The scoreboard showed Dartmouth with ten points when time expired, but you would have thought it was 40 listening to Harvard coach Joe Restic after the game.
"They ball-controlled us," he said. "Look at the sheet here and you can see that."
A peek at the statistics sheet indicates that Dartmouth held the ball for almost 37 of the 60 minutes, much of this on extended drives that failed to produce scores. Most disturbing, however, was the ease with which a Dartmouth offense that had been doing a collective impersonation of Rip Van Winkle all season moved the ball both in the air and on the ground in an unspectacular fashion.
Junior quarterback Jeff Kemp, who has completed about one-third of his passes all season, connected on 12 of 22 for 133 yards behind five sophomores on an offensive line decimated by injuries. Big Green coach Joe Yukica pointed to his effective running attack as the key to Kemp's success.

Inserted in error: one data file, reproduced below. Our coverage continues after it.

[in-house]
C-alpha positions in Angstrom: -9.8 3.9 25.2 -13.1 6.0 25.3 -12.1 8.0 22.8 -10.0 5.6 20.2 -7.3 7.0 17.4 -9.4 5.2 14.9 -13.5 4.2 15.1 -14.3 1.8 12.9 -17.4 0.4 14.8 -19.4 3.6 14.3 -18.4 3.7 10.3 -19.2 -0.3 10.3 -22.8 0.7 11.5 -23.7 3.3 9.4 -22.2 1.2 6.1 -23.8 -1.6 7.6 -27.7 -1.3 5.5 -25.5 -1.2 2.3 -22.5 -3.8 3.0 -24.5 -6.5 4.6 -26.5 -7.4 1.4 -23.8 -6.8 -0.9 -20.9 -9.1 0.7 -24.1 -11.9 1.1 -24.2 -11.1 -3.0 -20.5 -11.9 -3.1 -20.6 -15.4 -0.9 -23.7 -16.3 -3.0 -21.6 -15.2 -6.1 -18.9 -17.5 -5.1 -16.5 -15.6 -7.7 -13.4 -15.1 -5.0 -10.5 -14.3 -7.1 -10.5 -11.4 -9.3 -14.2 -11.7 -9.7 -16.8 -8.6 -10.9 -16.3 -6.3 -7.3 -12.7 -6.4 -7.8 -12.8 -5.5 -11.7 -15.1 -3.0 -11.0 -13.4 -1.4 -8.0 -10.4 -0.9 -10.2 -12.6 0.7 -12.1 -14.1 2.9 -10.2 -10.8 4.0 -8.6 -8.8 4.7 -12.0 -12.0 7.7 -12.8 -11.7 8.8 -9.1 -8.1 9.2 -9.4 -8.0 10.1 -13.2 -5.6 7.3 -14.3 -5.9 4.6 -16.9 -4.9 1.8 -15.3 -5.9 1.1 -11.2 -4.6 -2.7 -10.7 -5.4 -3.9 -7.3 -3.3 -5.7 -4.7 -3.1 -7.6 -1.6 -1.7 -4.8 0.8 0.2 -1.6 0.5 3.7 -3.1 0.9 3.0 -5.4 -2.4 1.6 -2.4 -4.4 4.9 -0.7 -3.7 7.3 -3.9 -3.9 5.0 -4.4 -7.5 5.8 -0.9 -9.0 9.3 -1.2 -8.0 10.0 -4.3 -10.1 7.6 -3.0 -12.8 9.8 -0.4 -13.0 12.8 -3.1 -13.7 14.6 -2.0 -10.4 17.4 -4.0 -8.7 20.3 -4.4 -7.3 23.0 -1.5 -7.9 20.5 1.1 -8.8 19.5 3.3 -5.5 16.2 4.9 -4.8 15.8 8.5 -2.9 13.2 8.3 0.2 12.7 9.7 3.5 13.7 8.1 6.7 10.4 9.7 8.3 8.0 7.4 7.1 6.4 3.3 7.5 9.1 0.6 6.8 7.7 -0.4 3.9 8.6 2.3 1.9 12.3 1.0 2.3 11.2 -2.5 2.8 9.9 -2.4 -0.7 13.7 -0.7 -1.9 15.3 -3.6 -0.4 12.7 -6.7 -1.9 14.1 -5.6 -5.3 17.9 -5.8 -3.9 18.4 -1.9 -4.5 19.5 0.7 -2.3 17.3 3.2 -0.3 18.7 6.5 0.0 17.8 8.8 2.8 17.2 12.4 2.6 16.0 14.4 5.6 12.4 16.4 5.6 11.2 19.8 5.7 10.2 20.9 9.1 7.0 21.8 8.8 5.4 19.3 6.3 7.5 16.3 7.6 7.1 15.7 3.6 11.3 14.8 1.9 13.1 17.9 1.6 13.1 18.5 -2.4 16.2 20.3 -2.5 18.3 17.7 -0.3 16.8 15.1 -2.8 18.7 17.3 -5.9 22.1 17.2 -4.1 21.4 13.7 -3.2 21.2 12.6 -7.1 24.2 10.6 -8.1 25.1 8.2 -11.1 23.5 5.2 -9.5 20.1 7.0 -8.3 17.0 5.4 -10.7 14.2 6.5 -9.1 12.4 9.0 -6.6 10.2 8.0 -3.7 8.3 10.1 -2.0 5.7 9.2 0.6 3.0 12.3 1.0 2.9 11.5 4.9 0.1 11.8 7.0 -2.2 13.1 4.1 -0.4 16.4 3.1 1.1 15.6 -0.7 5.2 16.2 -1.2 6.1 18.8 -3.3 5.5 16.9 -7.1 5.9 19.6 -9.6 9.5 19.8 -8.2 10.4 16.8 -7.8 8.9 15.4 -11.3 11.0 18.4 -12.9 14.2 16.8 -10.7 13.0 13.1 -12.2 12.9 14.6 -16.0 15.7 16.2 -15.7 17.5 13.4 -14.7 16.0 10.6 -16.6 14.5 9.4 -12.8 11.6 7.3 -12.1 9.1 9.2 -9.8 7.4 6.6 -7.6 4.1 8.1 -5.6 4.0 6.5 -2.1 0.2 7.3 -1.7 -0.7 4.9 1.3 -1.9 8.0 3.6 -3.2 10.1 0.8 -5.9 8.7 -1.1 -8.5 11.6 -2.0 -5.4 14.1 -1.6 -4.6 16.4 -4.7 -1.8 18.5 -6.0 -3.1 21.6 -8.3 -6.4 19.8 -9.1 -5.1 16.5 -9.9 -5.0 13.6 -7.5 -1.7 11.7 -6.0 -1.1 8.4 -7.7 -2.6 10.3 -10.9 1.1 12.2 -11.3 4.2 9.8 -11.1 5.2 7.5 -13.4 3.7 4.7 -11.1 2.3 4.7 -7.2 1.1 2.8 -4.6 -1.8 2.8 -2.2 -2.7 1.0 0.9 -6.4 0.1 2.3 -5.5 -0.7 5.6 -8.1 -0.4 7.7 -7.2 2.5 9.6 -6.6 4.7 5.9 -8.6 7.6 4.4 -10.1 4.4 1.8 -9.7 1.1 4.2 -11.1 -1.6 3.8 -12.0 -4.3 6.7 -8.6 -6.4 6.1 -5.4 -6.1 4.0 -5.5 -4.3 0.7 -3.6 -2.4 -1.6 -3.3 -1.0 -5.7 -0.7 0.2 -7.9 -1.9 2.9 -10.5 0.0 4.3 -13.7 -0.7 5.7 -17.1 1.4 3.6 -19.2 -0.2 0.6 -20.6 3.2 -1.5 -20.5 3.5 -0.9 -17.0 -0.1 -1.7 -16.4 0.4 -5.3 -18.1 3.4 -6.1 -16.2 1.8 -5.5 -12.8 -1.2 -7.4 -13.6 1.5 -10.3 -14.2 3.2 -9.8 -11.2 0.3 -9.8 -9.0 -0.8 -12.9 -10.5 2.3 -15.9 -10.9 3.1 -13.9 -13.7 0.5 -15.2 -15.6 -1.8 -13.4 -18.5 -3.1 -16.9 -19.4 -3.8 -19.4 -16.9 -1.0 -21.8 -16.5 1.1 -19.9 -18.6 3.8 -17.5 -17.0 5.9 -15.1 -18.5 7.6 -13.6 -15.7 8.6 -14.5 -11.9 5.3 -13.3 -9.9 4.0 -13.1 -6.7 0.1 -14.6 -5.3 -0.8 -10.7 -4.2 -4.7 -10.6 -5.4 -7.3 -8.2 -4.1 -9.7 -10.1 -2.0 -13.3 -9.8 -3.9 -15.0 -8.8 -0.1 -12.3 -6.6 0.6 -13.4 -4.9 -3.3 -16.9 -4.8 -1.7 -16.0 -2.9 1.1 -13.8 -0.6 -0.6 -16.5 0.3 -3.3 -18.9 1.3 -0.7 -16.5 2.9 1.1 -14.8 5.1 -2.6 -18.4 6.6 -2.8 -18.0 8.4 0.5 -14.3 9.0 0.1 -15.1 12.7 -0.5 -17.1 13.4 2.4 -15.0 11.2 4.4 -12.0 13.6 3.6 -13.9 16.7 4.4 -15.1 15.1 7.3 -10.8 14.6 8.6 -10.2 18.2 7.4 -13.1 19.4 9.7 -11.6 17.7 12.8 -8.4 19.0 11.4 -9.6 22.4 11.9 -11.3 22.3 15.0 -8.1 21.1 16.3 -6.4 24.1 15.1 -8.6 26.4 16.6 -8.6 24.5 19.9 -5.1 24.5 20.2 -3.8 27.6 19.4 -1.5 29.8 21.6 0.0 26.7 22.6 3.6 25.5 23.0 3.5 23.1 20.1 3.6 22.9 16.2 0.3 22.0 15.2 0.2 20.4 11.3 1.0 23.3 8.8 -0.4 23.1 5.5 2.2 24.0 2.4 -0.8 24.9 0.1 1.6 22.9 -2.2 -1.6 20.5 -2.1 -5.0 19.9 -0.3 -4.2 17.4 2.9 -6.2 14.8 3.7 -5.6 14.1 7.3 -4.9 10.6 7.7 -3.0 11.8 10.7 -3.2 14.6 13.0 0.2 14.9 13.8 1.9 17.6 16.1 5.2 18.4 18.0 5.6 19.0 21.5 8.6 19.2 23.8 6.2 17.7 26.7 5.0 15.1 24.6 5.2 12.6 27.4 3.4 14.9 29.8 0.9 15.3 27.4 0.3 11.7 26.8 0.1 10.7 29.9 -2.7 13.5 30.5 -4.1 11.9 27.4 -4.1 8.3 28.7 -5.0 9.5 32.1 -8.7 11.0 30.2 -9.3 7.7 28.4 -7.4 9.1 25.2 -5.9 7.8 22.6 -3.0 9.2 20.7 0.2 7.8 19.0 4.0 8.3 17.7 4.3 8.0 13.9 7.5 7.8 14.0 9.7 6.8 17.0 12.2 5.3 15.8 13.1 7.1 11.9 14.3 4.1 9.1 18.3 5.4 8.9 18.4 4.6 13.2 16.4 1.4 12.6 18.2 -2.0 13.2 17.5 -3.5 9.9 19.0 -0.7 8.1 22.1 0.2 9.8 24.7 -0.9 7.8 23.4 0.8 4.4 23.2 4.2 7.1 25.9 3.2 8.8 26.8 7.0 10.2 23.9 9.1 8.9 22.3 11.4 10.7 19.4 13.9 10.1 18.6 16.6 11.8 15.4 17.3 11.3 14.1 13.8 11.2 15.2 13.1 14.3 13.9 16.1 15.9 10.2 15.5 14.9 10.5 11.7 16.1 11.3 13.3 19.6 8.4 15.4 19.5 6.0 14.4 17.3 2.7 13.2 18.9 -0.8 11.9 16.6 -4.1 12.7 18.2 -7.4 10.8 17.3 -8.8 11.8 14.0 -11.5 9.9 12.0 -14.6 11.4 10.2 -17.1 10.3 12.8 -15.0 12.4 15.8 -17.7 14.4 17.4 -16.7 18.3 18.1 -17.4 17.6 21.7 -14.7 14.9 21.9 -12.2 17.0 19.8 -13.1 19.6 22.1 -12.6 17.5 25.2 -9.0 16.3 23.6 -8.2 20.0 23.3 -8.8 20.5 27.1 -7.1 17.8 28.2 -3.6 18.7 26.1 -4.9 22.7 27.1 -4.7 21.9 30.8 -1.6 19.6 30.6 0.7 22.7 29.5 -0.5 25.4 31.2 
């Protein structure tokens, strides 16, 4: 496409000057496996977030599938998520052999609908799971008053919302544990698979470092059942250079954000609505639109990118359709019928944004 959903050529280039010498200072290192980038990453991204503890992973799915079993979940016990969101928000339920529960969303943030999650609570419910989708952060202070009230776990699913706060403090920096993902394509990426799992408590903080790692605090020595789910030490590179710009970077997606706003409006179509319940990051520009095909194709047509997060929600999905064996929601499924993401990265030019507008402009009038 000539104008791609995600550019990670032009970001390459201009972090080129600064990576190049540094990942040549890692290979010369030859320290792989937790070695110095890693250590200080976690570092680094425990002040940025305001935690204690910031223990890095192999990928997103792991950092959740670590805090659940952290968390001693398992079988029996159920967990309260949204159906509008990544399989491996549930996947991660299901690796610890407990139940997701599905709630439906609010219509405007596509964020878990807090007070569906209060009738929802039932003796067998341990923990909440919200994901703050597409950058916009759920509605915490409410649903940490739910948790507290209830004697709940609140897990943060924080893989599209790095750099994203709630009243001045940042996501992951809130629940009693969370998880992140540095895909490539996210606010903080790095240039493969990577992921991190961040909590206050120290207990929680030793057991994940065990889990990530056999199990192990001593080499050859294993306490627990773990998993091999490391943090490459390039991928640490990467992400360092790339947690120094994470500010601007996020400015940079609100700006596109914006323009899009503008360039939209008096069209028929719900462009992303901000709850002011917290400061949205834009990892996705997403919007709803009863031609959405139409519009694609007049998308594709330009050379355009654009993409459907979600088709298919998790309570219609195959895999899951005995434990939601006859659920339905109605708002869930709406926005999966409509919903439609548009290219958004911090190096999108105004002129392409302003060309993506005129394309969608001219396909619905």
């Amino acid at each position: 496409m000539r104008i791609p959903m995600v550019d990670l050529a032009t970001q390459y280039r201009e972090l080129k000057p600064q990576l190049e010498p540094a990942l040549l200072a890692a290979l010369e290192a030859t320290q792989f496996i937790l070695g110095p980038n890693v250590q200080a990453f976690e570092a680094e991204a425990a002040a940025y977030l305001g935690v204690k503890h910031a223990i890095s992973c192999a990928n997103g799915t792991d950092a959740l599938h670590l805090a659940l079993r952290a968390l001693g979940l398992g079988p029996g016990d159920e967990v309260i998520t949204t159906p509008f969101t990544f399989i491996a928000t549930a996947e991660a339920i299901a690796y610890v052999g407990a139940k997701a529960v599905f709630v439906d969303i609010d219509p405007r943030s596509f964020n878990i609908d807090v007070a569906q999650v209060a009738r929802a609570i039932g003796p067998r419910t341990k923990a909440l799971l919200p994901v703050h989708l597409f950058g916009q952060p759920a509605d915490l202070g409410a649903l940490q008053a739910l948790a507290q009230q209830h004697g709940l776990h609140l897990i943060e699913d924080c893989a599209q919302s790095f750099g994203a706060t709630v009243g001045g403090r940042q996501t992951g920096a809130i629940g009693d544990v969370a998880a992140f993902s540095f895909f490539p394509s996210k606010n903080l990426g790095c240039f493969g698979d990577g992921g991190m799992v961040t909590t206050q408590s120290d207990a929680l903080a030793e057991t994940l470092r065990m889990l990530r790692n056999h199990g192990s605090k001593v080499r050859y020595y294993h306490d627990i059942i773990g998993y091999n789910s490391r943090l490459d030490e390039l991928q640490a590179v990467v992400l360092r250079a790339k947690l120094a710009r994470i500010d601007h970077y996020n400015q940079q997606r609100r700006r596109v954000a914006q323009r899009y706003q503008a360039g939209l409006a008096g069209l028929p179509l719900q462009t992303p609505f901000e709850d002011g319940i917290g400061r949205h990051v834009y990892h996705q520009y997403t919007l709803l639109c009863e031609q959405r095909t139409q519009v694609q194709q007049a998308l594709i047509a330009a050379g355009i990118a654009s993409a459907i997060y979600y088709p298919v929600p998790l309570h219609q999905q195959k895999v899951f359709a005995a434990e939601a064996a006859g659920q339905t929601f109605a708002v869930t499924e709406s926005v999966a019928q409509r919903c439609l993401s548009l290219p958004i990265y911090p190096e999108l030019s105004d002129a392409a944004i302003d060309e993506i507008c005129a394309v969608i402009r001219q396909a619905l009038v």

"This was the first time all season that we've been able to set up our passing attack with a good running game. Moving (Jeff) Dufresne (102 yds. in 27 carries) to tailback really helped us, and I was very pleased with our offensive line considering the injuries we've had," Yukica said.
According to Restic, a poor game by the Crimson defense helped even more. "We just didn't play defense with the intensity we showed in the first few games of the season, especially in the first half. We're talking about them taking it to our unit which we thought was our strength."
The lack of intensity was reflected by penalties in some crucial situations, such as a fumble recovery by defensive end Tony Finan that was negated by the defensive line jumping offsides. "We had some foolish penalties," Restic said.
Dartmouth gained 180 yds in 54 carries, most of that on the cutting running of Dufresne. "They're big on the cutback," Crimson linebacker Matt Sabetti said yesterday. "When you play a team like that, guys on the other side of the ball have to be alert. I guess we just weren't up to snuff."
It wasn't as though Dartmouth pulled any tricks out of a great green bag either. "They ran outside a little bit to start the game, but I think that was a diversionary tactic because they came right back to running from tackle to tackle, which is what they do best," Sabetti said. "They didn't show us anything we didn't expect. From my point of view it wasn't the coaches fault."
"When you lose a game like this one, you lose it together," Sabetti continued. "I think we're all to blame."